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Vancouver Canucks riot update: 3 reports, no charges

As sports riots go, it’s a most unusual statistics package.

Of the 150 arrested or turned in to Vancouver Police on June 15 and the days that followed, the average age was 24.3 years old and 93.3 percent were male.

None charged so far and the three-month anniversary is rapidly approaching.

But we have reports. Three, count ‘em, three.

One that cost $313,000 and bears the name of VANOC chief executive John Furlong but is actually ghost-written by the husband of Premier Christy Clark’s top aide.

Another is a compilation from various city hall offices. And a third from the Vancouver Police.

The force’s Sept. 6 report claims it had no information from inside or outside sources that a riot was about to happen on June 15.

All three reports came to the same conclusion. Authorities were overwhelmed by 155,000 well lubricated, rabid hockey fans. But they don’t admit to haphazard planning.

“The crowds were massively larger than what was expected and the level of intoxication and general belligerence was higher than that seen in previous games,” said the VPD report. “The intense affinity for the Canucks (and many sports teams for that matter) is intertwined with a culture of drinking liquor or beer, and this is reflected in the promotions and advertising associated with sports.”

VPD wants more closed circuit TV cameras. In the London riots, it was useful for catching rioters and looters but proved once and for all that it fails as a tool of deterrence. VPD also wants airport-style security at transit stations, which could be both a logistical and financial nightmare.

TransLink is spending $100 million on fare gates and has no money to instal platform barriers to stop people from jumping or falling on tracks. How is it going to pay for high tech security devices?

The VPD report seems to contradict itself. On one page, it proclaims “Guests in Rogers Arena were not an issue,” but elsewhere, it says, “Further adding to the disorder, numerous ejections from Rogers Arena were noted, and a fire alarm went off at the arena with five minutes left in the game.”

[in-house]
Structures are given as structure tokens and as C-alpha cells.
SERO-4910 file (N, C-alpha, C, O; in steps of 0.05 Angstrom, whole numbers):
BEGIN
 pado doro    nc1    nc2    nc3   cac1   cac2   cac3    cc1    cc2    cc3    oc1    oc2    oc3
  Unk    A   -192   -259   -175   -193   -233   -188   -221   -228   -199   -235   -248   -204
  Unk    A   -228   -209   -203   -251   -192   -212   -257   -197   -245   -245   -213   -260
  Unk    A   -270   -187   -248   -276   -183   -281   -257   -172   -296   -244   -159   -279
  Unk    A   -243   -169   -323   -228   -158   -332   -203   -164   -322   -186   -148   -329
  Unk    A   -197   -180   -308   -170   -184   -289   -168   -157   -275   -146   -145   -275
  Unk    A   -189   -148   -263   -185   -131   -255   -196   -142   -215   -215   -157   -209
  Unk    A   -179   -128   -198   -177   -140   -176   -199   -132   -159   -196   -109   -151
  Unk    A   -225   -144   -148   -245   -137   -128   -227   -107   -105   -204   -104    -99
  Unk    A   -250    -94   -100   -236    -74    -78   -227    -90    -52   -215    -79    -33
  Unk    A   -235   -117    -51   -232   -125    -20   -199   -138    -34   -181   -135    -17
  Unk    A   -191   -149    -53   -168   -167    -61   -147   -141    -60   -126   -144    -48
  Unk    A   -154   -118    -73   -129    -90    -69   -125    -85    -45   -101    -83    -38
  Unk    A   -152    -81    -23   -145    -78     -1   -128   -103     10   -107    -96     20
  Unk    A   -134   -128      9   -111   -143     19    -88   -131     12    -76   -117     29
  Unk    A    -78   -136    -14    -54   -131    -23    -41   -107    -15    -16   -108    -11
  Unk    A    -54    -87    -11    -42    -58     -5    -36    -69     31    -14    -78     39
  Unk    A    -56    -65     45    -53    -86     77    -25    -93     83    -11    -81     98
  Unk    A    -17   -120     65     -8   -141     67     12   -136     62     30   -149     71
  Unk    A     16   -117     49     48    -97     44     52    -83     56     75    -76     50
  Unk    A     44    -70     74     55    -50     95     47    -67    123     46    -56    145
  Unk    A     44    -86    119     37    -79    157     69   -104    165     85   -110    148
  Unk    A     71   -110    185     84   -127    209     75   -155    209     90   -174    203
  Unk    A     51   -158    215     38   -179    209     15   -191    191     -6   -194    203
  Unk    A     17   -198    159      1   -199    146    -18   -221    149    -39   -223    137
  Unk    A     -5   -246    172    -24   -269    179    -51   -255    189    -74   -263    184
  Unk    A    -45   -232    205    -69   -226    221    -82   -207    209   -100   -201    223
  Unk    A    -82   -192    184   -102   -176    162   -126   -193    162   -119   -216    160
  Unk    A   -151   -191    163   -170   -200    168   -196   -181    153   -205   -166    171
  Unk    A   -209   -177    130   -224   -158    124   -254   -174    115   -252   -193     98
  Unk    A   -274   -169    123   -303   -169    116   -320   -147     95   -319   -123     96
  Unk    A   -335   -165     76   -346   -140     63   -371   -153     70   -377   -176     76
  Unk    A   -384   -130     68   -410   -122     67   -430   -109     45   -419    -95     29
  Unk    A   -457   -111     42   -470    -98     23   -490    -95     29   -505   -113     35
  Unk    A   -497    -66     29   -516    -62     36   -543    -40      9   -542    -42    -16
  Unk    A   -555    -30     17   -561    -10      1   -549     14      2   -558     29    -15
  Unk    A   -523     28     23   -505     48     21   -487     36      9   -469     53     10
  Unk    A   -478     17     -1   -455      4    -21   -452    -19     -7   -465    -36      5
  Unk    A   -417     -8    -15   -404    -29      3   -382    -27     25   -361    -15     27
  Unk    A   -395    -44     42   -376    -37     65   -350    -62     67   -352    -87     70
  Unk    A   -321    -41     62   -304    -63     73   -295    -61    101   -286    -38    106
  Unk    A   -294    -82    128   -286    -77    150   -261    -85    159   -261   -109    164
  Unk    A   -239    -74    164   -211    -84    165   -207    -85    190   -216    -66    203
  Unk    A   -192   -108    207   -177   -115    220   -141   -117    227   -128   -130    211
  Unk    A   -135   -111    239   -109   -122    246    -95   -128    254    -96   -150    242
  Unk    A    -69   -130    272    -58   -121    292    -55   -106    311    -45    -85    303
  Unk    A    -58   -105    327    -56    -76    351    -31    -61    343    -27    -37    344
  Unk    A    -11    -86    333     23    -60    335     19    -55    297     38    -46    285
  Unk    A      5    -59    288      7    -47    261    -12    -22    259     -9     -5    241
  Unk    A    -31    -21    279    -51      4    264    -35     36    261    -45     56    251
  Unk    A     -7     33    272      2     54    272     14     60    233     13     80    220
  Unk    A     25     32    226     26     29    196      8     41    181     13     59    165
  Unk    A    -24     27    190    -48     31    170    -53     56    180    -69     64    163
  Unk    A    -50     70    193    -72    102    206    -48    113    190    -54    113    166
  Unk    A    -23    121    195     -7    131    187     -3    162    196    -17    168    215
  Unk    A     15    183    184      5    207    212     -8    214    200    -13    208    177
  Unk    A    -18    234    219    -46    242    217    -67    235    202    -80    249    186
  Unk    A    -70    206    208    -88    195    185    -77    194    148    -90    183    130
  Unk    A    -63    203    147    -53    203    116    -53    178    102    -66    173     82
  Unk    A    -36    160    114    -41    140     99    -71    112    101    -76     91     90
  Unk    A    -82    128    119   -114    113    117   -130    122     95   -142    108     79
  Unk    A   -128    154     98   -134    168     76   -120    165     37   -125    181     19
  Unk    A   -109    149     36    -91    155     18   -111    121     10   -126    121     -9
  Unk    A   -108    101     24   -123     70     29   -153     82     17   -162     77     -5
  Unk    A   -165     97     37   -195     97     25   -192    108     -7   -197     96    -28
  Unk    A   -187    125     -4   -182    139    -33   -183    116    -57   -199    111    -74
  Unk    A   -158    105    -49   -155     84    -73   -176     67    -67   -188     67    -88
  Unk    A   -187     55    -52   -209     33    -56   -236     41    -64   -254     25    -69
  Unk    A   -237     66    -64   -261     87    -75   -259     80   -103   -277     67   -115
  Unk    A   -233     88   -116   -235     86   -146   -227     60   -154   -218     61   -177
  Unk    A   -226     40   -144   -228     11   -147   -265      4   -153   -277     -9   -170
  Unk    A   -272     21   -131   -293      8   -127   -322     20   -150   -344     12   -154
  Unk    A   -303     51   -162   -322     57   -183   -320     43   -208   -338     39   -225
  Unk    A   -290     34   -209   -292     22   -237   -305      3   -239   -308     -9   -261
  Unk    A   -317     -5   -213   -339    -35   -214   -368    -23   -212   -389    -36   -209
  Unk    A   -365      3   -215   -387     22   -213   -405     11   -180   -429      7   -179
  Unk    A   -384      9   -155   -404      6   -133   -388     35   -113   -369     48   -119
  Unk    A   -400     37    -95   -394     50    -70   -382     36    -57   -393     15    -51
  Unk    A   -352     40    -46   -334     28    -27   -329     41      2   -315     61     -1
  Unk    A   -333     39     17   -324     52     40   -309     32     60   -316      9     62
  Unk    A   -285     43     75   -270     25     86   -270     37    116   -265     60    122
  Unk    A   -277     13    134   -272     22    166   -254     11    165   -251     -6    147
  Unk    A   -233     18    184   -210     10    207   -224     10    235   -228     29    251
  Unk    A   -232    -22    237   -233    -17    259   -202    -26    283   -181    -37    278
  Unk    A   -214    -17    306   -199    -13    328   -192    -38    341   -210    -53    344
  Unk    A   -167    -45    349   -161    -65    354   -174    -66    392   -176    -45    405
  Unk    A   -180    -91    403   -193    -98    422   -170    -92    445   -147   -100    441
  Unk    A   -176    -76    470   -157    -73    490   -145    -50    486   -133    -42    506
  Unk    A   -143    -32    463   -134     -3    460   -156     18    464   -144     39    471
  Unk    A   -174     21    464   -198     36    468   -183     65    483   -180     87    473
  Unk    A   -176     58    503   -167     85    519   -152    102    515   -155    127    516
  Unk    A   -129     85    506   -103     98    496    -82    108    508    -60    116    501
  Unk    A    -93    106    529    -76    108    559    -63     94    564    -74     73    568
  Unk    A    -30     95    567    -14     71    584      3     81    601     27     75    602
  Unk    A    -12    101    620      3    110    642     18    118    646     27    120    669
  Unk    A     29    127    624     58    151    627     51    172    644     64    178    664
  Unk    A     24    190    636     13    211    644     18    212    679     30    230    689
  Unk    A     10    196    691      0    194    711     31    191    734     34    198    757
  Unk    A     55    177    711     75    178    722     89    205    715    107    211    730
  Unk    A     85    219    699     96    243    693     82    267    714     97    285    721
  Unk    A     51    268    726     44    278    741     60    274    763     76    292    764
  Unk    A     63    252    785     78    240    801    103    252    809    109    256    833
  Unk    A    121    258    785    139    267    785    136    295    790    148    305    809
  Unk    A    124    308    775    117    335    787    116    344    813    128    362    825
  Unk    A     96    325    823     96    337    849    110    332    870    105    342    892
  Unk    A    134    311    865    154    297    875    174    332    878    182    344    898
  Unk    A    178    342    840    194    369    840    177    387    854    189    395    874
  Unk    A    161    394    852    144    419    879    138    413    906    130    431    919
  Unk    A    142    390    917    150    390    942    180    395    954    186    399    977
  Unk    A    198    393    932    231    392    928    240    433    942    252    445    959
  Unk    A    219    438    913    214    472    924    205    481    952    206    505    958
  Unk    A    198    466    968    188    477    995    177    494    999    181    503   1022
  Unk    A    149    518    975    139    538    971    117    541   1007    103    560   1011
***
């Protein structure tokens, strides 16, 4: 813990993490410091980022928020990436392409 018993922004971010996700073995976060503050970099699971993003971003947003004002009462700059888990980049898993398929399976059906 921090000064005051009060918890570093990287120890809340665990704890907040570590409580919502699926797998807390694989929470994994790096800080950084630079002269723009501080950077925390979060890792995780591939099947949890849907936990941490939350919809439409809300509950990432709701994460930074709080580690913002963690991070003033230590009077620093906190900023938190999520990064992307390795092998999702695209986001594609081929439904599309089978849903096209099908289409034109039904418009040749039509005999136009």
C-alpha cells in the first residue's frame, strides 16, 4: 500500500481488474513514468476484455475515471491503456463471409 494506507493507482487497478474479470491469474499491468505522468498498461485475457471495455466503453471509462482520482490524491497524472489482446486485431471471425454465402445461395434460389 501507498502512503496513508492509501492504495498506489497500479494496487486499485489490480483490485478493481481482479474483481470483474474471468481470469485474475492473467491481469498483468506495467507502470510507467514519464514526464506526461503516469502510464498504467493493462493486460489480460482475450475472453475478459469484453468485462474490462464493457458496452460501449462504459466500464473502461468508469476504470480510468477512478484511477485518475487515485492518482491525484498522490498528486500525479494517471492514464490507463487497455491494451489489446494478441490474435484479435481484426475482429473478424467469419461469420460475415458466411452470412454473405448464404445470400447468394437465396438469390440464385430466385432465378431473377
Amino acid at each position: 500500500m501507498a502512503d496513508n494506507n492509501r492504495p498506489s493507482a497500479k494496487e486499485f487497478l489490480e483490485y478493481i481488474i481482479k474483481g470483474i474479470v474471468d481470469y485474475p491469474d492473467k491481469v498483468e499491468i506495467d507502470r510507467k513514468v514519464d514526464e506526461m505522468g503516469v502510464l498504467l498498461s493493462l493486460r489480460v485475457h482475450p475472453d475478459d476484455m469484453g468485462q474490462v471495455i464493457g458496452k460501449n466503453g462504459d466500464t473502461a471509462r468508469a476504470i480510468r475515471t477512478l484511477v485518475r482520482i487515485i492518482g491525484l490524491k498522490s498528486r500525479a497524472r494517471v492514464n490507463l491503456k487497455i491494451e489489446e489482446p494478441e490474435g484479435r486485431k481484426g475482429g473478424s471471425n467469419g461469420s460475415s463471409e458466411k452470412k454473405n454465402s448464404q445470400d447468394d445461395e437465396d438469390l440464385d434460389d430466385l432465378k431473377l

The report fails to say how many fans were ejected, from which exit and what their next destination was.

How can a venue hosting the game everyone was watching on TV, only 400 metres away from where the riot was centred, go without scrutiny? Especially when that venue was the biggest bar in the city on June 15?

A key recommendation from the police? No more free-for-all fan zones.

“Do not have large scale public events with ‘festival seating/standing’ that concentrate large crowds of young persons – particularly the young ‘hooligan’ demographic – who have the propensity for public drinking in a small area. This creates problems in the crowds both inside and outside, especially when the entertainment is visible outside the venue (e.g., the City of Vancouver live site for the Stanley Cup); during the Olympics, such venues not only had high levels of security, they were shielded from outside viewing. Ticketing is one means of guaranteeing entrance for families, controlling capacity, and limiting overflow.”

All three reports fail to suggest the most logical venue for a future Stanley Cup viewing party: B.C. Place Stadium.

It’s costing taxpayers $563 million to renovate, mainly for a new retractable roof. It also includes 54,500 new seats and a giant, shoebox-style, centre-hung video board. The only one bigger in North America is in Cowboys Stadium in Texas.

We paid for it (not them), so we might as well use it next time.

Bob Mackin covered the Stanley Cup riot for the New York Times and writes about sports business and city hall politics for The Tyee and others.

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